Sergio Tristan couldn’t believe he was alone. His beloved Mexican national soccer team was about to face the United States in the final of the 2011 Gold Cup, the regional tournament that the two North American rivals have dominated over the last two decades. The Rose Bowl, in Pasadena, California, was split almost evenly between Mexican and American fans. But in the Austin, Texas, bar where Tristan had chosen to watch, he was the only fan wearing Mexico’s traditional green jersey. The American Outlaws, the main organization of U.S. supporters, had taken over the bar.
“It was all U.S. soccer fans,” Tristan said. “I thought, ‘We could do this for Mexico fans, too.’”
So a little over a year later, as Mexico’s qualifying campaign for the 2014 World Cup began, Tristan launched a Facebook group to connect Mexico fans who lived in the United States.
Five years later, as the 2018 World Cup begins, Pancho Villa’s Army has chapters in 32 American cities, and more than 5,000 official members. The group has roughly 80,000 followers across social media, and it organizes regular watch parties and trips to Mexican national team matches.
Despite what you may have read, the United States does have a team playing in the World Cup. That would be Mexico. And Pancho Villa’s Army, of which Tristan styles himself el general, is an index of Team Mexico’s popularity hereabouts.
There are an estimated 36 million people of Mexican descent in the United States, and many of them are, like Tristan, Mexican Americans who were born here but chose to root for El Tri, as the Mexican team is colloquially known in reference to the tricolor flag, instead of the United States.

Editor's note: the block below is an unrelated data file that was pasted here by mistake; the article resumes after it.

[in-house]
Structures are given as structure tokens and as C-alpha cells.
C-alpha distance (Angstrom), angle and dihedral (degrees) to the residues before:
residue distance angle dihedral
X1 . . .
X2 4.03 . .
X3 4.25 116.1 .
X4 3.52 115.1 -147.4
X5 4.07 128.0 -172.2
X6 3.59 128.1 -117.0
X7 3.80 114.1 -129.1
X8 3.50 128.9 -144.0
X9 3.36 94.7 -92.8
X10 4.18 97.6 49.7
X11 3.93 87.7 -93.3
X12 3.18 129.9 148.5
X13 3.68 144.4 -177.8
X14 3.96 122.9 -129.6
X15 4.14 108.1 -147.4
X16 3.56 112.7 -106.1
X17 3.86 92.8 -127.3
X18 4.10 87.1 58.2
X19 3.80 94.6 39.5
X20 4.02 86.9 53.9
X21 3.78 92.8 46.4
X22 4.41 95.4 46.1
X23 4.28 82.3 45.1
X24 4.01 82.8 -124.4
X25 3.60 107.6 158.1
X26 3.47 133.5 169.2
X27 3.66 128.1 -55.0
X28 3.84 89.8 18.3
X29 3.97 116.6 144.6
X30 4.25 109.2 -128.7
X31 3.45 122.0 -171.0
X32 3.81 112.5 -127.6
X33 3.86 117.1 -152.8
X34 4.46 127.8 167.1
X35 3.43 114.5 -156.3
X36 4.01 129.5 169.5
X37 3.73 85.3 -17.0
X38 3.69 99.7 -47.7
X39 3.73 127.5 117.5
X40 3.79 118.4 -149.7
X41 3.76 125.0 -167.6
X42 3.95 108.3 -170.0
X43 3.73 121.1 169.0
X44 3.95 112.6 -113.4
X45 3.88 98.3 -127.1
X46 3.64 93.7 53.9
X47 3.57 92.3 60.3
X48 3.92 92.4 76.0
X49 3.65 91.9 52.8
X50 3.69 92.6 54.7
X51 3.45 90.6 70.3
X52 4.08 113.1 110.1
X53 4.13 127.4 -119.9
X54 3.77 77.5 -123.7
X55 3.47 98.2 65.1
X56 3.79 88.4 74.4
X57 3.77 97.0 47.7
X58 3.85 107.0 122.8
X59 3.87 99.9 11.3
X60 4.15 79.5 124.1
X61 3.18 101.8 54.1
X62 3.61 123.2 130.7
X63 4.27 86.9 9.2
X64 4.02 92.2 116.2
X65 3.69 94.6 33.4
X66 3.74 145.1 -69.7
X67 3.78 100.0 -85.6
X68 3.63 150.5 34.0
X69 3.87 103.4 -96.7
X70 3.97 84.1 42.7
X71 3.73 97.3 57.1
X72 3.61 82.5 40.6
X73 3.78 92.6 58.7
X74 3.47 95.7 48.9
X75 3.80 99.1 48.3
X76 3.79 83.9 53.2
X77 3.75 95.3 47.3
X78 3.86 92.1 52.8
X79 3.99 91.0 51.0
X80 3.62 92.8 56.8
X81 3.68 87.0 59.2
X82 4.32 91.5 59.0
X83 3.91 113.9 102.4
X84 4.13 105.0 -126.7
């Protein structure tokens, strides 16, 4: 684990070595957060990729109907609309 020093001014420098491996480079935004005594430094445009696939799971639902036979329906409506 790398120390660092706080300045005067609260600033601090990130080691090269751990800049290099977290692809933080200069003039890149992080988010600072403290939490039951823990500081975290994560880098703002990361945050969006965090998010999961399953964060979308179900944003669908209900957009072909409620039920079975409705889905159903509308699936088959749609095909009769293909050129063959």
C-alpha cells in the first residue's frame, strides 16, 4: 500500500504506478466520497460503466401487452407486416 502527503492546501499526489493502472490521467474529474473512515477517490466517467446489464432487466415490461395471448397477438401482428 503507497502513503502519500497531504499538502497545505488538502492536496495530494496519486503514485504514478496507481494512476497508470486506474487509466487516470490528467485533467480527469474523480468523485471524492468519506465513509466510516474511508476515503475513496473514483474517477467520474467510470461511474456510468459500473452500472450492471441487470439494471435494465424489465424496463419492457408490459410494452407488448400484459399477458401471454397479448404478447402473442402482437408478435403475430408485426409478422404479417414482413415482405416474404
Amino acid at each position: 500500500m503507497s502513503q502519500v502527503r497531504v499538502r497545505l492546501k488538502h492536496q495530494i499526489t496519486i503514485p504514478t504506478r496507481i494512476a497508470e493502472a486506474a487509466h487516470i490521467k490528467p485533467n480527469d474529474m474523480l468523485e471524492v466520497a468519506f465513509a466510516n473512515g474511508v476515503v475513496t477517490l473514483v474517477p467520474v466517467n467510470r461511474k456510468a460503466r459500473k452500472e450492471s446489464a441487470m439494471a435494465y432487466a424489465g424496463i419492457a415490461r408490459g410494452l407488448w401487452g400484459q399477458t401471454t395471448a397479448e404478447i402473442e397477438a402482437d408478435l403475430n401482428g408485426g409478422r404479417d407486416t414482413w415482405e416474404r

“I’m proud of my heritage, and cheering for Mexico gives me something to hang onto.”
For Tristan, a first-generation Mexican American, tying his allegiance to Mexico was an easy choice. The concept of U.S. soccer barely existed when he was growing up in Texas in the late 1980s and early 1990s. The Americans failed to qualify for every World Cup played between 1954 and 1986, and there was no U.S.-based professional soccer league.
“People forget that for many of us first-generation, second-generation kids born in the ’80s or ’90s, there was no U.S. national team that we could see until 1994,” Tristan said, referencing the year the U.S. hosted the World Cup. “In our communities, that’s all we consumed: Mexican soccer and the Mexican national team.”
“Whenever Mexico comes to the U.S. for a game, for six hours it’s a celebration of our identity and our culture. We use it as a vehicle to express ourselves in Spanish, to maintain that connection to where our parents came from. Every couple months we get to come together and celebrate that identity and what brings us together. That’s the team we grew up with, and it’s the team we’ll pass down to our kids.”
Gabriela Hernandez, a first-generation Mexican American who now lives in Tampa, had never heard of Pancho Villa’s Army before this week. But her reasons for cheering for Mexico are similar: Her stepfather played soccer in Mexico, and nearly made it to the national team before retiring. El Tri is her link back to Mexico.